Australia’s indigenous community is mourning the loss of “one of the most influential figures in contemporary Aboriginal Australia” after the death of Charles “Chicka” Dixon.

Mr Dixon, 81, died at a Sydney nursing home on Saturday afternoon from asbestosis, which the Maritime Union of Australia says he contracted as a wharf worker.

Born in 1928, he was a national figure and active in the campaign for the 1967 referendum on citizenship for indigenous Australians, and the NSW Government has offered his family a state funeral.

In the 1950s, Mr Dixon was involved in the Federal Council for the Advancement of Aborigines and Torres Strait Islanders and for setting up services in the Redfern community in Sydney.  Mr Dixon was a founding member of the NSW Aboriginal Legal Service and the Aboriginal Medical Service, as well as being involved in the establishment of the Tent Embassy in Canberra in January 1972.  His political involvement began in 1946 and in 1963 he joined the Waterside Workers Union.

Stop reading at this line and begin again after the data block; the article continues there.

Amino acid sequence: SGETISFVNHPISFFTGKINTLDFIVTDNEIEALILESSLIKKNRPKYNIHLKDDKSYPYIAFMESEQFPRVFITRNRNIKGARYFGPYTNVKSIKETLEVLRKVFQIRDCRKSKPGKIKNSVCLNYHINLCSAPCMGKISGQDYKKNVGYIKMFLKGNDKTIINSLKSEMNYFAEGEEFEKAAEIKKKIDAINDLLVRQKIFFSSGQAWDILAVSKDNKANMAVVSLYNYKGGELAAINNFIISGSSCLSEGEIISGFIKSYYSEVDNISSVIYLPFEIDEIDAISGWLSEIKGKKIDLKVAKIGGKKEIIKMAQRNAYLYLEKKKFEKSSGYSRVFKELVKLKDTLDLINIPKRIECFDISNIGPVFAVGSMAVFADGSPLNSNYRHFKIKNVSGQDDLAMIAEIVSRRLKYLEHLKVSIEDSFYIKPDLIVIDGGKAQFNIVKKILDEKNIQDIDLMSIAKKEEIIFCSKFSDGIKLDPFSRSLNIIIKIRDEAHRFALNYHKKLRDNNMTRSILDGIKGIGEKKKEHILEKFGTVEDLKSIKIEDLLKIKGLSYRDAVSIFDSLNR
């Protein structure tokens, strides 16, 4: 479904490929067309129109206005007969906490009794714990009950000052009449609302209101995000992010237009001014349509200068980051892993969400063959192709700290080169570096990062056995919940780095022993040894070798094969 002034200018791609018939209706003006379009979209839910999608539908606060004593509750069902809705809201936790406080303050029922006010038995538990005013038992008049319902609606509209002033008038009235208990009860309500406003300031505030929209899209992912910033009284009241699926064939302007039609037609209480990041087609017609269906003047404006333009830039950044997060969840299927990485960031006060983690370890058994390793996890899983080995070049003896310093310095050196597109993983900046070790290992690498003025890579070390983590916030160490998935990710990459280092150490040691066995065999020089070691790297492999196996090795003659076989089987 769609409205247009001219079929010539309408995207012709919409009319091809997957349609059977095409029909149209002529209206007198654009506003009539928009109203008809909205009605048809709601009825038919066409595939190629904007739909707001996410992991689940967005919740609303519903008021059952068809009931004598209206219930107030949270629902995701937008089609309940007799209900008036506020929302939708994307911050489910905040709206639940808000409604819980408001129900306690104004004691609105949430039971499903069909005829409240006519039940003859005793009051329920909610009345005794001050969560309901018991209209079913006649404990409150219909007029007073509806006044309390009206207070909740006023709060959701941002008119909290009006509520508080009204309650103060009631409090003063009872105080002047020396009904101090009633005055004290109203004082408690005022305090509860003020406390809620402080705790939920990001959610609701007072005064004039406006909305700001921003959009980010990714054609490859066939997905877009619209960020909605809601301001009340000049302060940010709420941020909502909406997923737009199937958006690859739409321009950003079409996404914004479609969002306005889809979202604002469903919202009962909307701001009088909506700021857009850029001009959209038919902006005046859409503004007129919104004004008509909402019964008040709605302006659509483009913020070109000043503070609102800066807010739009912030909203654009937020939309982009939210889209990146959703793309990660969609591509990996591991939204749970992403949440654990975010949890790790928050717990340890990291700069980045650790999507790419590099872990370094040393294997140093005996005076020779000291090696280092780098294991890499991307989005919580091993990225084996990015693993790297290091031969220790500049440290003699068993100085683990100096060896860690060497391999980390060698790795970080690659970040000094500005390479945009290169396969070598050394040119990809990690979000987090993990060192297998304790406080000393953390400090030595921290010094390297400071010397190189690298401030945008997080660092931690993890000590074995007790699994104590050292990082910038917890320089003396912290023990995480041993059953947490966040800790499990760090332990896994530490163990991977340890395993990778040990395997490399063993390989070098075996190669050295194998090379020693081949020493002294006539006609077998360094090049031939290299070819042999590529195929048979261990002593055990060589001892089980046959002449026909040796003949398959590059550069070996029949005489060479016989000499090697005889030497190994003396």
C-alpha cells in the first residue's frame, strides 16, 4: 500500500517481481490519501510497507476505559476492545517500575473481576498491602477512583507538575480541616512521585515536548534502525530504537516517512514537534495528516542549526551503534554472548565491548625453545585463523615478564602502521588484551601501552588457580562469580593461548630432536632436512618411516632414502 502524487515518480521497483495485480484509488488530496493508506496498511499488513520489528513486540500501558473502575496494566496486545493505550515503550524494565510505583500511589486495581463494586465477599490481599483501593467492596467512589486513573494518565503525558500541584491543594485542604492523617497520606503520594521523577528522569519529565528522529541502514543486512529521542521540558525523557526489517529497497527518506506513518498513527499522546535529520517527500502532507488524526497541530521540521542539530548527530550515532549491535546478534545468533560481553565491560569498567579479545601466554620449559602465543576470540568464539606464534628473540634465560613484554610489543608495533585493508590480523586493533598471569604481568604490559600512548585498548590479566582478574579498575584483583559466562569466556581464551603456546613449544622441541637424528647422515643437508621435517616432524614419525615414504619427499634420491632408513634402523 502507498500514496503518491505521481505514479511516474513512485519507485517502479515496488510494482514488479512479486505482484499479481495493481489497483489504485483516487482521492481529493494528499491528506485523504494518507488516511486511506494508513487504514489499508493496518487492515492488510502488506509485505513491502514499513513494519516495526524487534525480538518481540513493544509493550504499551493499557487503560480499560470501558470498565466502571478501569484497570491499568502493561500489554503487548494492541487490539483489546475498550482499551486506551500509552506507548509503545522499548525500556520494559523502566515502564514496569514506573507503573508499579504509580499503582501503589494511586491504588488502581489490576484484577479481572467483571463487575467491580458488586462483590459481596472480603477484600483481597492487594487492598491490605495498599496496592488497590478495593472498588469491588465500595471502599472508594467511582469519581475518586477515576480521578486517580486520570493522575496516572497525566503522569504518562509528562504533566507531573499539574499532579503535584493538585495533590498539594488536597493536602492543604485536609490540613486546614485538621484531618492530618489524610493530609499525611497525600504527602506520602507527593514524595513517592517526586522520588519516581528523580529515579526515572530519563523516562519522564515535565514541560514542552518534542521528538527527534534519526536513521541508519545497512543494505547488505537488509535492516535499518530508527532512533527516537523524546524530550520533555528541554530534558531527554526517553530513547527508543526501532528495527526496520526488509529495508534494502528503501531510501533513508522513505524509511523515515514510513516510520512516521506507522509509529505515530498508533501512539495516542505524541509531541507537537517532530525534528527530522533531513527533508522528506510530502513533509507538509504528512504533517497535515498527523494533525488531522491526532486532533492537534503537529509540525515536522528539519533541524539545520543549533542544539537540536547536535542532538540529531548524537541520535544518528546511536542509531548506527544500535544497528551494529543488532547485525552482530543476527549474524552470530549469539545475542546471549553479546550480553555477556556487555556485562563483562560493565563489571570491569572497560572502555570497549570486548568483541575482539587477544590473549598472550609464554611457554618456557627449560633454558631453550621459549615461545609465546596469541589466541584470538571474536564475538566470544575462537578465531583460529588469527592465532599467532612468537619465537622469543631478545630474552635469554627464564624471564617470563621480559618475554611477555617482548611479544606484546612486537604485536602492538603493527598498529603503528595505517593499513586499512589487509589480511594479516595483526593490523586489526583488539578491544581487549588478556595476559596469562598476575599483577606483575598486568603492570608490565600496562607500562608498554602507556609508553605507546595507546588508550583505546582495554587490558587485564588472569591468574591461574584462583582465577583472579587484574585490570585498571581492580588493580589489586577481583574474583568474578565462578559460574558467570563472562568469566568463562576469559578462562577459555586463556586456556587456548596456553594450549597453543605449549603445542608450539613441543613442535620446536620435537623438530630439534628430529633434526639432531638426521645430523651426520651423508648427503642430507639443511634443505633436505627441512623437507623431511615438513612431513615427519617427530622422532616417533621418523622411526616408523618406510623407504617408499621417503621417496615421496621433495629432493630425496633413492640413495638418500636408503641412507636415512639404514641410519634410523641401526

A foundation member of the Aboriginal Arts Board, Mr Dixon was also the first Aboriginal person to be appointed as a councillor on the Australia Council.  Mr Dixon is survived by his two daughters, Rhonda and Christine, his brothers and sisters, nieces, nephews, grandchildren and extended family.

A date for a state funeral is yet to be fixed.

Posted via email from 4ZZZ News


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